“Together, they fought to disenfranchise black men and to establish the regime of Jim Crow,” the commission wrote. “Which for more than half a century denied black North Carolinians equal justice and the fundamental rights of citizenship

The name of Thomas Ruffin Sr. will also be removed from a building on campus. Ruffin Sr. was a North Carolina Supreme Court Chief Justice. Known as a particularly cruel enslaver, he used his legal position to ignore legal precedents and grant more power to his fellow enslavers and expand their ability to brutalize enslaved people.

“His ruling in State v. Mann is known as ’the coldest and starkest defense of the physical violence inherent in slavery that ever appeared in an American judicial opinion,’” the Commission on History, Race & A Way Forward wrote in describing his legacy.

A portrait of Ruffin Sr. was recently removed from the historic Orange County Courthouse in Hillsborough.

But the building named for him at UNC will still carry the Ruffin name. It was also named for his son, Thomas Ruffin Jr. The trustees found that there wasn’t enough evidence about Ruffin’s son to remove his name, but signs on inside and outside the building will make clear it is named for Thomas Ruffin Jr.

Thomas Ruffin Sr.

Students and faculty quickly criticized that decision, pointing out that historical evidence indicates Thomas Ruffin Jr.  — a Confederate officer and one-term legislator —  also held white supremacist views. He publicly argued for amnesty for Ku Klux Klan members charged with murder in Alamance County in 1873.

Charles B. Aycock was a prominent UNC alumnus and governor of North Carolina whose political career was built on white supremacist rhetoric. Other schools, including UNC-Greensboro, have already removed his name from buildings.

Julian Carr, a wealthy industrialist and UNC trustee, was also Ku Klux Klan member who publicly bragged about beating a black woman during his speech at the dedication of the Silent Sam Confederate monument in 1913. That statue was toppled by protesters in 2018.

Josephus Daniels

Josephus Daniels was publisher of The News & Observer, a position he used to promote white supremacist policies and stoke violence against Black communities in North Carolina. A statue of Daniels was recently removed from Nash Square in downtown Raleigh, where it stood across from the former News & Observer building.

Speaking at Wednesday’s board meeting, UNC-Chapel Hill Chancellor Kevin Guskiewicz said continuing to honor Aycock, Carr and Daniels threatened the integrity of the university and its goal of creating a diverse, inclusive community.

The men’s views and actions did not merely reflect a different time, Guskiewicz said.

“The actions of these individuals were egregious even for their time,” Guskiewicz said. “and their conduct was central to their careers and lives as a whole. There is no evidence their views moderated or changed in their lifetimes and the accounts of their behavior are supported by documentary evidence.”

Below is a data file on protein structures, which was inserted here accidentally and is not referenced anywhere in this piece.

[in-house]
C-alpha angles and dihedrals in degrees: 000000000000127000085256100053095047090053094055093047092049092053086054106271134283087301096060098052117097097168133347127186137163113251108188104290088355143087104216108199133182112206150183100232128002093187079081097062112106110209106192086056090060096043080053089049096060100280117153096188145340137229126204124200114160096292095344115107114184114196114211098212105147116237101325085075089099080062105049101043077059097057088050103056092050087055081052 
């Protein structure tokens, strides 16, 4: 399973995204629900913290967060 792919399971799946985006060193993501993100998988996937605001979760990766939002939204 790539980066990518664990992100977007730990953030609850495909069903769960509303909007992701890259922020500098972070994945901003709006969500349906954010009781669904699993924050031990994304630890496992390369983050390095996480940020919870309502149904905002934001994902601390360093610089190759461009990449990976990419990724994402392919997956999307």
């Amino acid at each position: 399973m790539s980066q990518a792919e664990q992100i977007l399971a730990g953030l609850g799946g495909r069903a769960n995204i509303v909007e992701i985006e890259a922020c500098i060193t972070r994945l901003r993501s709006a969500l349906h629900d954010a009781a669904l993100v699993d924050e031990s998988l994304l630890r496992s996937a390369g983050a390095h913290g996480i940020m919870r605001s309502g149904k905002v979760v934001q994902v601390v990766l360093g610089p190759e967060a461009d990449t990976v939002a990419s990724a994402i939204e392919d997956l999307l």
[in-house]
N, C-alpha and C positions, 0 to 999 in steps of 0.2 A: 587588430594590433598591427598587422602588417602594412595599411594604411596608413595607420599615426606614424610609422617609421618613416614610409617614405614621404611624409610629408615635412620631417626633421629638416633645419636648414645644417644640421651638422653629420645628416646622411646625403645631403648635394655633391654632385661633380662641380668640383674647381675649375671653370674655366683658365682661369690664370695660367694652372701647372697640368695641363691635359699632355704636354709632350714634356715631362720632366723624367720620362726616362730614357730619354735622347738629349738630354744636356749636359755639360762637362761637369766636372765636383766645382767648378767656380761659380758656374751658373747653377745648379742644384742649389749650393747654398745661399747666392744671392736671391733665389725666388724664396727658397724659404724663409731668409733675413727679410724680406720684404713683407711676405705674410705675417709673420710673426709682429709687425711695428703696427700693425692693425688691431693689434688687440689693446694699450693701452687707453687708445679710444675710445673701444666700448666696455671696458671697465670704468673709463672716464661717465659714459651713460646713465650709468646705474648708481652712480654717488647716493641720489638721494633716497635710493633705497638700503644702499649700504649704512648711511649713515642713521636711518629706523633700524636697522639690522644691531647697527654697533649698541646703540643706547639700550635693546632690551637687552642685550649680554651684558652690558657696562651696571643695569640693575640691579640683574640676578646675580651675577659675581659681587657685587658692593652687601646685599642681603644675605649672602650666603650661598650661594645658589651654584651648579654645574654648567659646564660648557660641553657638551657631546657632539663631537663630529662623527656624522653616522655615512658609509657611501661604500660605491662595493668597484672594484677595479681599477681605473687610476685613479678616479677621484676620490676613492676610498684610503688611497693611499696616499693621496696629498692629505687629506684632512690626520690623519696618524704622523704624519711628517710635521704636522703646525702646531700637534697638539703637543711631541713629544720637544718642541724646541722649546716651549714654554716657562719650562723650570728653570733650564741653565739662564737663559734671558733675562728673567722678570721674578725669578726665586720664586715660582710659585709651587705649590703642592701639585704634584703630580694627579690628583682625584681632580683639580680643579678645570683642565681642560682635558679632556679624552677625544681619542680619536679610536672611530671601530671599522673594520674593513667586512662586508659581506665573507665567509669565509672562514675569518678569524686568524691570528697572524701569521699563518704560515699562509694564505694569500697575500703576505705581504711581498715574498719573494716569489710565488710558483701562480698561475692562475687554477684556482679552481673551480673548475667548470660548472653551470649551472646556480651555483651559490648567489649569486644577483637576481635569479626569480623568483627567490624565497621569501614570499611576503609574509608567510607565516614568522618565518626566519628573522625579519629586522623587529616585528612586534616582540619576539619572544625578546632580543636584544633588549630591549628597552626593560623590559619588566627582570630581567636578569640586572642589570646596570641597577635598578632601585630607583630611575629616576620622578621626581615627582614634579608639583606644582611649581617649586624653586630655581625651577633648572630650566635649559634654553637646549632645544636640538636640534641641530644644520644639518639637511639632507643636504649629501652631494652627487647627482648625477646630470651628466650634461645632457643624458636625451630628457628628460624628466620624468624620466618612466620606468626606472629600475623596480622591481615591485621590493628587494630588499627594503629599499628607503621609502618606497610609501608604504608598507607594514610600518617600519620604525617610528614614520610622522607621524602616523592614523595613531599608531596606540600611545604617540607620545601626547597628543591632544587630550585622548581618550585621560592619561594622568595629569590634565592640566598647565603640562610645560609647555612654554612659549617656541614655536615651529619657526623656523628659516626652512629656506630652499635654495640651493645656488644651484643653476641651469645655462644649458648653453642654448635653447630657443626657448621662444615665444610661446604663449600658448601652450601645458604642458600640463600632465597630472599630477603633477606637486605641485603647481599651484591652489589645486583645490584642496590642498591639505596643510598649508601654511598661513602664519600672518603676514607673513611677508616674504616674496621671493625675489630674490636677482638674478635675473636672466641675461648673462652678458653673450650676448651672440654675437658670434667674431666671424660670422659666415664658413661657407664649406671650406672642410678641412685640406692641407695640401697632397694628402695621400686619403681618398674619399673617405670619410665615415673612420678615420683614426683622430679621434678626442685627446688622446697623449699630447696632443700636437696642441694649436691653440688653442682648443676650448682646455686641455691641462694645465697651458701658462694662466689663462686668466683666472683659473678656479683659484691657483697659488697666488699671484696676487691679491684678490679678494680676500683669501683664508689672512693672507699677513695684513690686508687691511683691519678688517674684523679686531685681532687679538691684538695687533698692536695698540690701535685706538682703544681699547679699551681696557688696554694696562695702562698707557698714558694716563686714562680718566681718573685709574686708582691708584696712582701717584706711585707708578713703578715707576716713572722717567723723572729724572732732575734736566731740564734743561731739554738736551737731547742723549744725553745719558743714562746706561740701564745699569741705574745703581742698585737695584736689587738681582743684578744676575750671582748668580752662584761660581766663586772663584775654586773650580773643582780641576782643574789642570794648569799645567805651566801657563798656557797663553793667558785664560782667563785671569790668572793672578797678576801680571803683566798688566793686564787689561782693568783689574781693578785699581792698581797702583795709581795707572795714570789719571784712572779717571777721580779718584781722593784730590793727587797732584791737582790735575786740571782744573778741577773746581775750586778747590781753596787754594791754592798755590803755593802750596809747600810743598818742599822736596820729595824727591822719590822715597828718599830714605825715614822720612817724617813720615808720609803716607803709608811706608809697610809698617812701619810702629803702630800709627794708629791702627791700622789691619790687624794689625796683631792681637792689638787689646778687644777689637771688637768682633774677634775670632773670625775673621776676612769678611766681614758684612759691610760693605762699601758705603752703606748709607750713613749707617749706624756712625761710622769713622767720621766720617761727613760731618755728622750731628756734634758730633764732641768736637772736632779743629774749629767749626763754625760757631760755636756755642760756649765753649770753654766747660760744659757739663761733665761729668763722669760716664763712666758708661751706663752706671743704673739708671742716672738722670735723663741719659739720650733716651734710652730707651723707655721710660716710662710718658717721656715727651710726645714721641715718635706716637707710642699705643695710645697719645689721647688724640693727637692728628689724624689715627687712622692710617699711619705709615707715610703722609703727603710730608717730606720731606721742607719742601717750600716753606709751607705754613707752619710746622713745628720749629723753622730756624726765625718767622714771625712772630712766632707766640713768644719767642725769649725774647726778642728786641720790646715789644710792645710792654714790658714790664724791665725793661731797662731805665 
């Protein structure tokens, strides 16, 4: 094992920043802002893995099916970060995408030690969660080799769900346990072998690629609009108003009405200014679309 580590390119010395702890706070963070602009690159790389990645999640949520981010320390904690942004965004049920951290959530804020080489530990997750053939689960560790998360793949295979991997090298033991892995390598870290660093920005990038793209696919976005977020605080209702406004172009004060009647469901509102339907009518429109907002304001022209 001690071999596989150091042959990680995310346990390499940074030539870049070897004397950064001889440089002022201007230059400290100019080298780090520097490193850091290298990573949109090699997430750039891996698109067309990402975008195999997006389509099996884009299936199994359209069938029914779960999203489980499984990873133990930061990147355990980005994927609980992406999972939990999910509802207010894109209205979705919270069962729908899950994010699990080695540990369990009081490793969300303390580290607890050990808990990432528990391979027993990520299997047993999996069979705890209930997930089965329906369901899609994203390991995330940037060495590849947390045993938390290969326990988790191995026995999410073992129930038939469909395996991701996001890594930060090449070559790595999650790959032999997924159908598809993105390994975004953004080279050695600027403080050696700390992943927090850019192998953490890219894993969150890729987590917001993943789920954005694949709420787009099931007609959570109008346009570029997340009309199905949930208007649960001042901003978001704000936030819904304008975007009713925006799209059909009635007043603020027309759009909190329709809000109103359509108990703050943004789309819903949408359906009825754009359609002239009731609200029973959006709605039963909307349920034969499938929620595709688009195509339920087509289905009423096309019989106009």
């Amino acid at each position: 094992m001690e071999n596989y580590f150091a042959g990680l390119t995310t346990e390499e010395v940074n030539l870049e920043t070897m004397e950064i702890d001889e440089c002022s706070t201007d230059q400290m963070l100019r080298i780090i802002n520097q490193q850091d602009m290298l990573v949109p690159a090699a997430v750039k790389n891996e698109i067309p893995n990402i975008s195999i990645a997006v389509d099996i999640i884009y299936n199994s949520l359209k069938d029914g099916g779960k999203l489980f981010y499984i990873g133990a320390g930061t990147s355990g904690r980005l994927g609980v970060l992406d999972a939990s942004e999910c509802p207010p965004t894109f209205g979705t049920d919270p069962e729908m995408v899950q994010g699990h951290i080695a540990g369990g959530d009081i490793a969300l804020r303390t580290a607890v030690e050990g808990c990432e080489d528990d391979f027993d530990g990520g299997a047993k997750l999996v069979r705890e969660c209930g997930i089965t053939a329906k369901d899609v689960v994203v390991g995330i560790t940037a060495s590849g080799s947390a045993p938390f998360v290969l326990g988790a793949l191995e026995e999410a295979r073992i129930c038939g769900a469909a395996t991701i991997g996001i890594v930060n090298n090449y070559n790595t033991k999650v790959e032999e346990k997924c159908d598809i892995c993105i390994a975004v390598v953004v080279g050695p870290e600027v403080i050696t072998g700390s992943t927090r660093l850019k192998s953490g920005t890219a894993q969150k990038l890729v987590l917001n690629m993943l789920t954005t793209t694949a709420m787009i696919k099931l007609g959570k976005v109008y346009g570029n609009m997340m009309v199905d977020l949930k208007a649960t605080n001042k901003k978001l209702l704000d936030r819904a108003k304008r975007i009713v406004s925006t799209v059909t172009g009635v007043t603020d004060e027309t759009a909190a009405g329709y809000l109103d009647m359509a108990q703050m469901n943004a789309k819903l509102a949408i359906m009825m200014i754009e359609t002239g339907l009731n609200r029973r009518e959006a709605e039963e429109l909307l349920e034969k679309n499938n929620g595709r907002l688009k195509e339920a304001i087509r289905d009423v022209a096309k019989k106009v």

New permanent names for the buildings have not yet been announced.

The Commission on History, Race and a Way Forward will continue its work.

“We believe that other names on the landscape warrant action,” the commission wrote in its resolution. “We will make additional recommendations based on archival research and engagement with stakeholders on campus and in the broader community.”

Courts & the Law, News, Policing, race

How can our state improve racial equity in the criminal justice system? North Carolinians have no shortage of ideas.

Editor’s note: This story has been updated below to reflect the Task Force for Racial Equity in Criminal Justice (TREC) consists of 24 members from diverse backgrounds.

In June, Governor Roy Cooper appointed North Carolina Supreme Court Justice Anita Earls and  Attorney General Josh Stein to lead a new task force aimed at developing solutions to ensure racial equity in North Carolina’s criminal justice system. On Tuesday, the task force invited the public to offer their ideas for improving a system that disproportionately affects communities of color.

Michael Banner

Michael Banner, a self-described three-time felon from Winston-Salem, urged the panel to take some of the money earmarked for police and allocate it to help families.

“Right now, the whole emphasis on locking someone up has really fractured our families.”

Policy advocate and civil rights attorney Jennifer Marsh stressed the need for bail and pre-trial release reforms.

Attorney Miesha Evans of Disability Rights NC said to truly address racial equity in the criminal justice system, the state must first address racial equity in our schools.

“Programs to address specific learning disabilities would benefit all students with disabilities, but it would particularly benefit students of color,” explained Evans.

Miesha Evans, Disability Rights NC

“In North Carolina in 2016-17, Black students compromised 25% of the student population, and 31% of the students with IEPs, yet 44% of the students who had emotional disabilities and 44% of the students who had intellectual disabilities.